This time around, Cohen is the new guy that Stein warned him about, and he claims that puts JKBX at an advantage. “With The Orchard, we were first. With JKBX we are — whatever. Twentieth,” he says. “You enter the space without all the baggage of the past, you learn from everyone else, you’re fully capitalized and, wow, you can do a lot of damage.”

However, Cohen will have to manage investors’ expectations for returns, which will be highly dependent on how quickly JKBX can achieve scale.

Company representatives decline to reveal how many customers it needs to break even, but Cohen, who runs JKBX’s 35-person team remotely from his London home, reiterates that he’s not concerned about that number. “We’ve modeled the company around a very modest growth curve — like ridiculously small numbers of people. We have enough runway to last us a very, very long time without me having to lose all my possessions and become homeless again.

“When I look at the next year to 18 months, it’s a long, slow, educational curve where we just march forward month after month, quarter after quarter on a very clear path of what we want to do and not get stressed that every rights holder, artist and consumer isn’t on board on day one,” he continues. “It is going to take a moment for this to catch on, and as long as we are seeing the growth, we feel we are in the right place.”

Cohen has a preternatural confidence and comfort in technology’s ability to improve the human experience. In addition to founding The Orchard and later helping WMG “see over the horizon” as its chief innovation officer, he co-founded wearable technology company ­CyborgNest in 2017 and became one of its test subjects, implanting a device called NorthSense into his chest that vibrated when he faced magnetic north.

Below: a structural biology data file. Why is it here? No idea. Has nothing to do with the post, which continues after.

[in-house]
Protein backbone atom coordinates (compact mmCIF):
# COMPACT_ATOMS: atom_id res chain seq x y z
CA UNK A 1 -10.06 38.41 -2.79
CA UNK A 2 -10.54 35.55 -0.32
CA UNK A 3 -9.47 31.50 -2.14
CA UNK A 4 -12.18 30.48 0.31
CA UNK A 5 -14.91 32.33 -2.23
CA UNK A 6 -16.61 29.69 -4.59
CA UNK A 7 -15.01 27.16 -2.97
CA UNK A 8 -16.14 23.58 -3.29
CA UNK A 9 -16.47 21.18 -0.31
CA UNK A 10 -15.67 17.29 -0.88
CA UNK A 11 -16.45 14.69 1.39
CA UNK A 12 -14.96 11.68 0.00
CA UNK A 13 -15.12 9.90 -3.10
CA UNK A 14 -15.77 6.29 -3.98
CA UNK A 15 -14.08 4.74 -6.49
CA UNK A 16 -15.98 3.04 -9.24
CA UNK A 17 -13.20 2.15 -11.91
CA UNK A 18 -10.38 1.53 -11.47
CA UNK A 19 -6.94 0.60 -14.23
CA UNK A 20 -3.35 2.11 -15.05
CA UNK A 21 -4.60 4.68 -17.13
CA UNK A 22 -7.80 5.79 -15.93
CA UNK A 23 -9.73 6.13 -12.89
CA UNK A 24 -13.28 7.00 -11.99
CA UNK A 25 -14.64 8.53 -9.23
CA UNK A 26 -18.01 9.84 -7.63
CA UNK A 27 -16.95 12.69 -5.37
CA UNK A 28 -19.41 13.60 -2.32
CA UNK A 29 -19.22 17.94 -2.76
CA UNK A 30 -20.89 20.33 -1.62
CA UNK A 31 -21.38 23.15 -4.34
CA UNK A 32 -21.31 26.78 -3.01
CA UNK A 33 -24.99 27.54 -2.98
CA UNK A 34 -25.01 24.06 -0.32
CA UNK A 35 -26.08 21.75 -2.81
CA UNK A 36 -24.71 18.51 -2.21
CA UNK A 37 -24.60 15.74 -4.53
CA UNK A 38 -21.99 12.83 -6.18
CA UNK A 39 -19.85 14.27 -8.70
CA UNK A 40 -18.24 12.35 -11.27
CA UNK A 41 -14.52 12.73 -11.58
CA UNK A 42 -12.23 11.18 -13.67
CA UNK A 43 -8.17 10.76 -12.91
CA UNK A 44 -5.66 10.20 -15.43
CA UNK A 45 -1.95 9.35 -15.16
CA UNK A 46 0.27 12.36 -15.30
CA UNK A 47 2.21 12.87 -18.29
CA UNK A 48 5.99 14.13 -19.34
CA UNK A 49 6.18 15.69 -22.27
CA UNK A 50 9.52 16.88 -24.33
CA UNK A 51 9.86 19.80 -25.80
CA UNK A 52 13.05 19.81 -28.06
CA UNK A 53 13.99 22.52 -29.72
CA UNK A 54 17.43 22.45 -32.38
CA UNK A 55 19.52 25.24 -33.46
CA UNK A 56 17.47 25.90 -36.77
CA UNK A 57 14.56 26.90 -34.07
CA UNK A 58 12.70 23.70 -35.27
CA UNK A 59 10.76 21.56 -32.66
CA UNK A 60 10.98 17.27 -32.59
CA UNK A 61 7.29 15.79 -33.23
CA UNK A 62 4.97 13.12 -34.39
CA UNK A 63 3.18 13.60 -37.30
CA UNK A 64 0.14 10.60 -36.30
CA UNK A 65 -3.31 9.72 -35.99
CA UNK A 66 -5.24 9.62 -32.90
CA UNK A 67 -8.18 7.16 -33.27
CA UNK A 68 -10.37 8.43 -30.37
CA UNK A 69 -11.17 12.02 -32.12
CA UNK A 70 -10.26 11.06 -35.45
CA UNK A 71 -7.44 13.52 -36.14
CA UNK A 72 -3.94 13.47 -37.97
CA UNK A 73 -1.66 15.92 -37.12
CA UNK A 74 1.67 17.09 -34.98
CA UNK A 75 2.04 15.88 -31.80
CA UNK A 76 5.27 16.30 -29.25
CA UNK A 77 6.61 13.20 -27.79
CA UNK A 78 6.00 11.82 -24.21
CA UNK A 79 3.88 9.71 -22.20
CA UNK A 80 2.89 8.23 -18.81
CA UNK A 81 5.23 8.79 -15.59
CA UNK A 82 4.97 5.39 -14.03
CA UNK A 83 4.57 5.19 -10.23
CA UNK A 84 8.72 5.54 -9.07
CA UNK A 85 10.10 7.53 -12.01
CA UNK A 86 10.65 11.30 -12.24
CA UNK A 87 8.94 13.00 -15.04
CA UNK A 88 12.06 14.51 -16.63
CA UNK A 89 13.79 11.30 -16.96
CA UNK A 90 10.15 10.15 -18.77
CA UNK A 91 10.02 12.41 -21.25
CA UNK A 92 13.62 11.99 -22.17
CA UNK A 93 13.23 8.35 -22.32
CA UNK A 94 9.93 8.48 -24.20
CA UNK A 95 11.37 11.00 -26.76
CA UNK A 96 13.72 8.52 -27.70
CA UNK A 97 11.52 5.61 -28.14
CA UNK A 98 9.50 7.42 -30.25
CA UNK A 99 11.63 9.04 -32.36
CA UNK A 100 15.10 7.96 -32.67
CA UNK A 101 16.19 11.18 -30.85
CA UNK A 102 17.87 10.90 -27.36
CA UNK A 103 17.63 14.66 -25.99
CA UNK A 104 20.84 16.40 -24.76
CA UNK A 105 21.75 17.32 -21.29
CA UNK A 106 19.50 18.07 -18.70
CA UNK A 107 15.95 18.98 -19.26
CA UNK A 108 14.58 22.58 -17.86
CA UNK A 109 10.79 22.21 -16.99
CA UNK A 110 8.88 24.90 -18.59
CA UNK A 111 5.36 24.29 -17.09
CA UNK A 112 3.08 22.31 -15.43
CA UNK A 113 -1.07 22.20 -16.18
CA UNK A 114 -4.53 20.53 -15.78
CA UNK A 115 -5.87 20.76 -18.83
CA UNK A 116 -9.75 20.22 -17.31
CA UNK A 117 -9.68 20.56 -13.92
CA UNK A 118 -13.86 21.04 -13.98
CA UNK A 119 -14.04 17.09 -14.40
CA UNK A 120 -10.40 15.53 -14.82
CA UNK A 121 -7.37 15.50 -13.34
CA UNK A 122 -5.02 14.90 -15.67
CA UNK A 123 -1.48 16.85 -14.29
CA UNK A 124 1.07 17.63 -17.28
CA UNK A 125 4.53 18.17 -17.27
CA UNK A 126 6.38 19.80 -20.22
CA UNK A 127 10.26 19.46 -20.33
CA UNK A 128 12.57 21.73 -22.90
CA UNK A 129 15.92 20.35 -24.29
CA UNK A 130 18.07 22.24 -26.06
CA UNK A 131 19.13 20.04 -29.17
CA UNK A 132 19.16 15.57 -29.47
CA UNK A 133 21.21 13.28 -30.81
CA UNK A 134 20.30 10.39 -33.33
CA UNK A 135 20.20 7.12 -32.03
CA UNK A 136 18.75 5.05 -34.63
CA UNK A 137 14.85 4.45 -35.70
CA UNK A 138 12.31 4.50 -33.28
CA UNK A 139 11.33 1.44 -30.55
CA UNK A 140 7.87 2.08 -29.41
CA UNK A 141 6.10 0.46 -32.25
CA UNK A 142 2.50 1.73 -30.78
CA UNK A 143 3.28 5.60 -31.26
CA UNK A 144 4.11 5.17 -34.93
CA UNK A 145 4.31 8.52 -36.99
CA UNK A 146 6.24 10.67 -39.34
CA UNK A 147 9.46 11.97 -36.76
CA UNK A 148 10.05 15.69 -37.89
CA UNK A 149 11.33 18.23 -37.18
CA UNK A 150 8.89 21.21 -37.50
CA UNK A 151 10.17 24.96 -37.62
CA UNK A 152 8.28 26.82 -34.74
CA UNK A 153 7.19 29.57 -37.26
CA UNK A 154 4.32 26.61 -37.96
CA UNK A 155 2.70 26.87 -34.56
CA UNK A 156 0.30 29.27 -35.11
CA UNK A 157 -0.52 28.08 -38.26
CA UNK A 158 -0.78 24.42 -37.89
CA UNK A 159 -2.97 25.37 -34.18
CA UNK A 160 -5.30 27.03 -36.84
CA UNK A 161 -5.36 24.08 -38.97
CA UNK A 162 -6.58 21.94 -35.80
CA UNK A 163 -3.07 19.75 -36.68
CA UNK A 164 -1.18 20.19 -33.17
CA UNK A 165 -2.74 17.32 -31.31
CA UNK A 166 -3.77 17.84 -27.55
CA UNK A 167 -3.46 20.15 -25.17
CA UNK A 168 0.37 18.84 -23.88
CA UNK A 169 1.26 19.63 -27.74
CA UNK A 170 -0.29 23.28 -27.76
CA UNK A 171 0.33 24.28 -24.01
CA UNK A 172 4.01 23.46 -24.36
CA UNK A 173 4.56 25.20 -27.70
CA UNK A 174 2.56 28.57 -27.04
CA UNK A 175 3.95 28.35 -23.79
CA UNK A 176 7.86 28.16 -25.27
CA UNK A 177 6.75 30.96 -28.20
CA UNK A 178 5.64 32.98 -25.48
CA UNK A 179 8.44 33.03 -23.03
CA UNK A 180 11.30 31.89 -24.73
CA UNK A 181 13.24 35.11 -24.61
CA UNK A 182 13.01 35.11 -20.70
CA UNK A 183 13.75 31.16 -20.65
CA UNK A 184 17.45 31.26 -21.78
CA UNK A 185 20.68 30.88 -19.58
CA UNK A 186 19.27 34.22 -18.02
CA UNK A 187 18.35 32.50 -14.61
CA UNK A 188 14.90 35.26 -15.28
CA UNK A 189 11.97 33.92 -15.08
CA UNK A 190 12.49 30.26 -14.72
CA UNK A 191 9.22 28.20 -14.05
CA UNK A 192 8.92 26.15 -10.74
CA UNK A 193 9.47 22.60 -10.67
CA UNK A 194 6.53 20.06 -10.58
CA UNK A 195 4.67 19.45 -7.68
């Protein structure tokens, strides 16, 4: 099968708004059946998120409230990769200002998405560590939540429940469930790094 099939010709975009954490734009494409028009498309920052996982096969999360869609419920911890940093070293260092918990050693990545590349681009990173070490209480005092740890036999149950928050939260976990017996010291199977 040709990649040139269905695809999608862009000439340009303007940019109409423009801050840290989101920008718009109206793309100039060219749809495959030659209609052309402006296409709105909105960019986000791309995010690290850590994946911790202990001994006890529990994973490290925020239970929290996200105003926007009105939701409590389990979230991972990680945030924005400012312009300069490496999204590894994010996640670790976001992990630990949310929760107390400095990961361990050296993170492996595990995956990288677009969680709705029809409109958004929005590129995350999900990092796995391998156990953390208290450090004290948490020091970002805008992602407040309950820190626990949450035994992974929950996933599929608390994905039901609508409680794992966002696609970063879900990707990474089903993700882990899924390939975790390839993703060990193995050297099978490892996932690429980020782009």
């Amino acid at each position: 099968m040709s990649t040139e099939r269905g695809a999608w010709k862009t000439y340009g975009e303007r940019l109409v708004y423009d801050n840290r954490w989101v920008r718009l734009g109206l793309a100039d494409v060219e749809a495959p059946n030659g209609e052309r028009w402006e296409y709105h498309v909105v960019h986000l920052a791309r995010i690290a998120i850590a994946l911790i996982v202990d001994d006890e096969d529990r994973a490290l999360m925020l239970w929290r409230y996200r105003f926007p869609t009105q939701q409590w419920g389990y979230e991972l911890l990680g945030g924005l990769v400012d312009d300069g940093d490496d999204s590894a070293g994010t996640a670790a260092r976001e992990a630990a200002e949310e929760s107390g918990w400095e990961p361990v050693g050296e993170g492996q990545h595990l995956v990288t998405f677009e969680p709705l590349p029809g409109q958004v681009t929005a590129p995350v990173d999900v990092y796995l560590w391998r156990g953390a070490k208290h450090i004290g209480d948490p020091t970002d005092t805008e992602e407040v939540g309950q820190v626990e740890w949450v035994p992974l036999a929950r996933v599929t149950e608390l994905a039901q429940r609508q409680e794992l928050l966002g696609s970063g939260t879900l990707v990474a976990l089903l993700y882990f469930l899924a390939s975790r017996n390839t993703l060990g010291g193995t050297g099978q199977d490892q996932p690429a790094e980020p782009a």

“We only know what we know because of the sensory information that comes into our brains,” he says. “What if we give [the brain] a new signal? How would your brain interpret it? The thought was that it would make me more human, not less.”

Cohen attempted to implant three different devices, but his body ultimately rejected all of them. While he hopes to resume these explorations, he says the opportunity to run JKBX was irresistible, and he doesn’t need a wearable gadget to navigate the royalty share business: “We don’t have a road map, but we have a compass, and that’s all that matters. We are doing something new, and I know where we’re headed.”

ROI Ruminations

It is too soon to project what JKBX investors can expect in terms of return on their investment, but two sources estimate royalty shares will provide a base rate of return of around 3%. By comparison, the S&P 500 Index is up about 14% so far this year, and the yield on the ultra-safe 10-year U.S. Treasury notes are at 15-year highs of 4.35% (as of Aug. 21). While JKBX’s royalty shares are a fledgling asset class compared with both of those investments, it is worth noting that on average, the stock price for companies that filed initial public offerings in 2022 rose by an average of 10%, and Royalty Exchange, which launched over a decade ago, now says it provides annual returns to investors of 13.3% a year.